The mattress space went from sleepy to startup hot in just years.
Utah-based Purple is one of those bed-in-a-box startups trying to gain a foothold in a space that’s becoming crowded with new entrants, including Casper, Leesa, Tuft and Needle and Saatva.
Purple is getting the word out with a social video-heavy strategy that focuses on constant testing and creative iterations. A YouTube video where Goldilocks drops raw eggs on a Purple mattress (spoiler alert: the eggs remain intact), for example, has amassed 53 million views.
The company pays particular attention to Facebook and YouTube’s algorithms. If it creates quality ad creative, the cost of distributing ads goes down and performance goes up.
The mattress startup booked $75 million in revenue in 2016, the year it launched. Its run rate is multiples of that figure. But while Purple started via Kickstarter, its venture-backed competitors have raised hundreds of millions in funding, giving them access to vaster marketing budgets.
Purple’s marketing must run leaner than the competition.
Purple does most of its marketing in-house, and the creative and media teams interact with each other frequently. In contrast, many large agencies keep creative and media departments in silos. The company also is not afraid to spend on creative production, because it knows that quality ads drive results and lower media costs.
“We have more people on our creative team than our advertising or acquisition team,” Purple CMO Alex McArthur said. “We cannot get enough good creative.”
To understand how to design more effective ads, the creative team received primers on how digital advertising works. Instead of sending just a finished product, it creates multiple iterations of ads, and have learned which tweaks boost conversions.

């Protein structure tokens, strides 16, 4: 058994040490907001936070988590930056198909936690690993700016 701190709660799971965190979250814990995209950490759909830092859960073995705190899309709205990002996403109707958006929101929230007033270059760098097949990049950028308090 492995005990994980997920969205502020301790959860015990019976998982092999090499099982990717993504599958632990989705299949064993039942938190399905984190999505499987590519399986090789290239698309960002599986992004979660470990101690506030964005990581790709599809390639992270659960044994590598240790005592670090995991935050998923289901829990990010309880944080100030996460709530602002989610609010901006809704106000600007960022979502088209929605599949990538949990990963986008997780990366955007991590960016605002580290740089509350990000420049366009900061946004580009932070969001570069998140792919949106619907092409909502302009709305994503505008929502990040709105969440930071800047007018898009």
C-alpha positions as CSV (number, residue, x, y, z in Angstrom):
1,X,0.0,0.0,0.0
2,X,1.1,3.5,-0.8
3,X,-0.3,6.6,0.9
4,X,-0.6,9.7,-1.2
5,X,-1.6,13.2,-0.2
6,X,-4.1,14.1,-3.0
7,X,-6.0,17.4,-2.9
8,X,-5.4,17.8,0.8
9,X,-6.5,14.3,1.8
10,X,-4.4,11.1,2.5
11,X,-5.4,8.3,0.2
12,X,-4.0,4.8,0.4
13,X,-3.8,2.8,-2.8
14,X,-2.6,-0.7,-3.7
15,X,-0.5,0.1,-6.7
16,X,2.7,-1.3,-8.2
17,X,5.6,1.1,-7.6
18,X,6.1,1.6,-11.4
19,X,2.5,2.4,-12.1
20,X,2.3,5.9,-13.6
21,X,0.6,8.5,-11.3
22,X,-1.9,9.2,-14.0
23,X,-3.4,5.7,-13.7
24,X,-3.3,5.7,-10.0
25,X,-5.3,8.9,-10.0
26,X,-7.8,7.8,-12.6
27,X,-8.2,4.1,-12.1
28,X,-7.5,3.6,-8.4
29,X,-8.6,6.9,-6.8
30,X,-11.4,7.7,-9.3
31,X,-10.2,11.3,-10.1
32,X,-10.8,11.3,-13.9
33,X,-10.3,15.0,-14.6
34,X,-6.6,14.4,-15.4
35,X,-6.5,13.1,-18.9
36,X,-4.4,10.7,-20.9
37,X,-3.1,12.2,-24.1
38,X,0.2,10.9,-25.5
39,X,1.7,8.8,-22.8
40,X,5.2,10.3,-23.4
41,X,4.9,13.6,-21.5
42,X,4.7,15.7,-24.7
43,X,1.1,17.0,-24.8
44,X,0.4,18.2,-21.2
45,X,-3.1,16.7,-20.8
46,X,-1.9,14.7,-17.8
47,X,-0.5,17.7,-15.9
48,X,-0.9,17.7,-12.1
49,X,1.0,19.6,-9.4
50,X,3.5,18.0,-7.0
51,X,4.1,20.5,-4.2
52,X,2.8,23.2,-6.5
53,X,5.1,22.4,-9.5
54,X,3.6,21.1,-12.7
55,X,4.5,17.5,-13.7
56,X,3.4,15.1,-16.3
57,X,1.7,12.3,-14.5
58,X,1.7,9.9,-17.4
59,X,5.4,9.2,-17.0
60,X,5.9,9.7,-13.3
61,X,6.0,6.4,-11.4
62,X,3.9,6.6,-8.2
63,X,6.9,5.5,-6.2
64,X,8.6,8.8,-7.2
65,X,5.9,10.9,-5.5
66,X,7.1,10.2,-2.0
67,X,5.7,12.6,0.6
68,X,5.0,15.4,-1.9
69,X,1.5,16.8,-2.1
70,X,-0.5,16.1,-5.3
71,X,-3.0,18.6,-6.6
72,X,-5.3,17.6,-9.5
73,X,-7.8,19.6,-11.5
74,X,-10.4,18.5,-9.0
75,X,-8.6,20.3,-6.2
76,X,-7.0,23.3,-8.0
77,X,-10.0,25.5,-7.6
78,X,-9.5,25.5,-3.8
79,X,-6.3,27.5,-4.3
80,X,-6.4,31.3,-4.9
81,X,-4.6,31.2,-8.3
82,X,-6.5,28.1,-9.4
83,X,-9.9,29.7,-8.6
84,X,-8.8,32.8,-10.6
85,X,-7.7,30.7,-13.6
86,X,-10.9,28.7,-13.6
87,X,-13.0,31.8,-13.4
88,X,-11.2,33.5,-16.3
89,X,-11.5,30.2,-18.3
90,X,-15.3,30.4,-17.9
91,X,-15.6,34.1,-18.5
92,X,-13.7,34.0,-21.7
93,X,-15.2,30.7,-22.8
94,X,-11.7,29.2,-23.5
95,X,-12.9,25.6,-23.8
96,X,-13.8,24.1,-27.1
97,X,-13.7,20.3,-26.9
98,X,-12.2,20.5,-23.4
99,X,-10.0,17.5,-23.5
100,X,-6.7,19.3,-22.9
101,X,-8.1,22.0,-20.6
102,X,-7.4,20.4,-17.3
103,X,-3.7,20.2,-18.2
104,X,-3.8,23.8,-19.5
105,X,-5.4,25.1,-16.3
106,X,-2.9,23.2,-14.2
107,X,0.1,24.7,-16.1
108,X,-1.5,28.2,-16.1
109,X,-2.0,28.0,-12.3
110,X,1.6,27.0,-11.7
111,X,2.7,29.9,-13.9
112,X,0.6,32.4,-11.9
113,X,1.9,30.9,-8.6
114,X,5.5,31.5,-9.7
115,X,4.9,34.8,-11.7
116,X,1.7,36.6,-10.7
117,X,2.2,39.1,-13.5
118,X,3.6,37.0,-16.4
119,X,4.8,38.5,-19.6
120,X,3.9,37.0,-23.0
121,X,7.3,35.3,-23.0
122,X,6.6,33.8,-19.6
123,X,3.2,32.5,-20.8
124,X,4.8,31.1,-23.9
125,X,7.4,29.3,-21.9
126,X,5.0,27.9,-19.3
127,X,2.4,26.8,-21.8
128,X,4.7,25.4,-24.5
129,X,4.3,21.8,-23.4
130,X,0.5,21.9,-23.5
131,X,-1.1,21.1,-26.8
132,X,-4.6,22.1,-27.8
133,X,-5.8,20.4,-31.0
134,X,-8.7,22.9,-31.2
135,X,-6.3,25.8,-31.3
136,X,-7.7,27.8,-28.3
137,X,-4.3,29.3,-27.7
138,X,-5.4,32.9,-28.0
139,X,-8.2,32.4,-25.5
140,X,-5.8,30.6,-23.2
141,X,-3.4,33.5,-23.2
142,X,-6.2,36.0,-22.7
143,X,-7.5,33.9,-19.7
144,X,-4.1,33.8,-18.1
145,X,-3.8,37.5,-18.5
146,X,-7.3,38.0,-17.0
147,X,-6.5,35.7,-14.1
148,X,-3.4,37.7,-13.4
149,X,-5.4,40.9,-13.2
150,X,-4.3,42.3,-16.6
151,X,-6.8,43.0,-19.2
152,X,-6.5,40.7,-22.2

In turn, social platforms reward Purple for creating quality video.
“If your creative doesn’t resonate with the audience you’re promoting it to, it will hurt your spend quite a bit,” said Dan Bischoff, senior director of customer acquisition. “Facebook gives you a [relevancy] score. You reach less people with a worse creative, and it affects watch times.”
While Purple aims for top video creative, it doesn’t expect to reach audiences for free, as many marketers did in the early era of viral videos.
“If you are not paying for [distribution of] content, it’s a waste of time,” Bischoff said. “People who think they can put a video on Facebook or Google organically on the platform and see it go viral will fail 99% of the time.”
As Purple strives to reduce media costs and boost results, it has discovered one distribution technique drives strong results. Purple targets ads not to people in its target demographic, but to people who like to share videos.
“We find that audiences that share can make us more money,” McArthur said. “Most companies only target the people that buy. We find the audience that might not buy, but will tell people about it who might buy.”
On YouTube, Purple also tries unconventional strategies that will lower costs and cause YouTube’s algorithms to promote the content. For example, while many brands aim for short videos, Purple created videos lasting about four minutes.
“YouTube rewards companies with a longer watch time,” McArthur said. “If we have an average watch time of two minutes on a four-minute video, that’s four times the average of our competitors. We get rewarded [algorithmically] for that.”
While YouTube offers stronger analytics to marketers, Facebook offers sharing – and lower costs. “YouTube has eyeballs, but Facebook is making it cheaper for advertisers at the moment,” McArthur said. “It’s an opportunity right now,”
As the 18-month-old startup refines its social video strategy, the next step will be creating more sophisticated attribution modeling so it can analyze more than how customers interact with ads or the last touch before a purchase.
The company knows its videos help move customers closer to purchase: If a customer watches a video on Purple’s own site, they are four times as likely to purchase a mattress. But though some customers convert right after watching a video, they are the exception, not the norm.
Understanding how video views affect other channels, like search – where Purple often sees spikes after running video ads – will be the next step as Purple tries to win the mattress wars.
“Our goal is to be the next unicorn in Utah,” McArthur said.